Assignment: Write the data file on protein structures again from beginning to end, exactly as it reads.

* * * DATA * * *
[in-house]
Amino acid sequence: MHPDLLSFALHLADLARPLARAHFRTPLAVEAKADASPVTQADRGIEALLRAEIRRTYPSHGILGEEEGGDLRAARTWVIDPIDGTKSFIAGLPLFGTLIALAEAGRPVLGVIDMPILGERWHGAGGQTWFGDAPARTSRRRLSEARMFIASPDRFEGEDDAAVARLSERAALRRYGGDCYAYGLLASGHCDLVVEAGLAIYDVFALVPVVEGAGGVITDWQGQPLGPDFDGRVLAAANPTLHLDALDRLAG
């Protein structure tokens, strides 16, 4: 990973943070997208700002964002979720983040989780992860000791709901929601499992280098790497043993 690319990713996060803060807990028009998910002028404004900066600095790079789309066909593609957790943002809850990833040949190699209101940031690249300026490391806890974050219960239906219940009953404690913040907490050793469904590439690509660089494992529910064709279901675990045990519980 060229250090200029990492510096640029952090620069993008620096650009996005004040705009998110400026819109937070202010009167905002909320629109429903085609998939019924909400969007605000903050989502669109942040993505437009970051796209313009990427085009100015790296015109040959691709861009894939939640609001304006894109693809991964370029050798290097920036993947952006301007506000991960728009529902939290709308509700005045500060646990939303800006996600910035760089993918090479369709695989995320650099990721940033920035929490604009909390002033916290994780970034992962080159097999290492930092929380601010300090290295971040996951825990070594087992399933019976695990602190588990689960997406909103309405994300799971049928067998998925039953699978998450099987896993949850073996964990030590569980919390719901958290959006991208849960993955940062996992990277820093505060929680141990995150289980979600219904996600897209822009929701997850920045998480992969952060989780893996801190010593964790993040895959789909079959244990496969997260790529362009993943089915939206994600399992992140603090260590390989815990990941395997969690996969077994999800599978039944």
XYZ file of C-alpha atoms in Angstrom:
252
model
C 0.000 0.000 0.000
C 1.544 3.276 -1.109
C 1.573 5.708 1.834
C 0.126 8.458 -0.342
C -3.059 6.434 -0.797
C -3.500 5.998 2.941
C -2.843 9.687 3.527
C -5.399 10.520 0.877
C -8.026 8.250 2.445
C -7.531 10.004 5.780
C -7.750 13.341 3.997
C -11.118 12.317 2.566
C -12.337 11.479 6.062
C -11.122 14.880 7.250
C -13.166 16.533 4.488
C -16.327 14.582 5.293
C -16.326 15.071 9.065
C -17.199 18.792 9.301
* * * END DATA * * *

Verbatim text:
[in-house]
Amino acid sequence: MHPDLLSFALHLADLARPLARAHFRTPLAVEAKADASPVTQADRGIEALLRAEIRRTYPSHGILGEEEGGDLRAARTWVIDPIDGTKSFIAGLPLFGTLIALAEAGRPVLGVIDMPILGERWHGAGGQTWFGDAPARTSRRRLSEARMFIASPDRFEGEDDAAVARLSERAALRRYGGDCYAYGLLASGHCDLVVEAGLAIYDVFALVPVVEGAGGVITDWQGQPLGPDFDGRVLAAANPTLHLDALDRLAG
């Protein structure tokens, strides 16, 4: 990973943070997208700002964002979720983040989780992860000791709901929601499992280098790497043993 690319990713996060803060807990028009998910002028404004900066600095790079789309066909593609957790943002809850990833040949190699209101940031690249300026490391806890974050219960239906219940009953404690913040907490050793469904590439690509660089494992529910064709279901675990045990519980 060229250090200029990492510096640029952090620069993008620096650009996005004040705009998110400026819109937070202010009167905002909320629109429903085609998939019924909400969007605000903050989502669109942040993505437009970051796209313009990427085009100015790296015109040959691709861009894939939640609001304006894109693809991964370029050798290097920036993947952006301007506000991960728009529902939290709308509700005045500060646990939303800006996600910035760089993918090479369709695989995320650099990721940033920035929490604009909390002033916290994780970034992962080159097999290492930092929380601010300090290295971040996951825990070594087992399933019976695990602190588990689960997406909103309405994300799971049928067998998925039953699978998450099987896993949850073996964990030590569980919390719901958290959006991208849960993955940062996992990277820093505060929680141990995150289980979600219904996600897209822009929701997850920045998480992969952060989780893996801190010593964790993040895959789909079959244990496969997260790529362009993943089915939206994600399992992140603090260590390989815990990941395997969690996969077994999800599978039944």
XYZ file of C-alpha atoms in Angstrom:
252
model
C 0.000 0.000 0.000
C 1.544 3.276 -1.109
C 1.573 5.708 1.834
C 0.126 8.458 -0.342
C -3.059 6.434 -0.797
C -3.500 5.998 2.941
C -2.843 9.687 3.527
C -5.399 10.520 0.877
C -8.026 8.250 2.445
C -7.531 10.004 5.780
C -7.750 13.341 3.997
C -11.118 12.317 2.566
C -12.337 11.479 6.062
C -11.122 14.880 7.250
C -13.166 16.533 4.488
C -16.327 14.582 5.293
C -16.326 15.071 9.065
C -17.199 18.792 9.301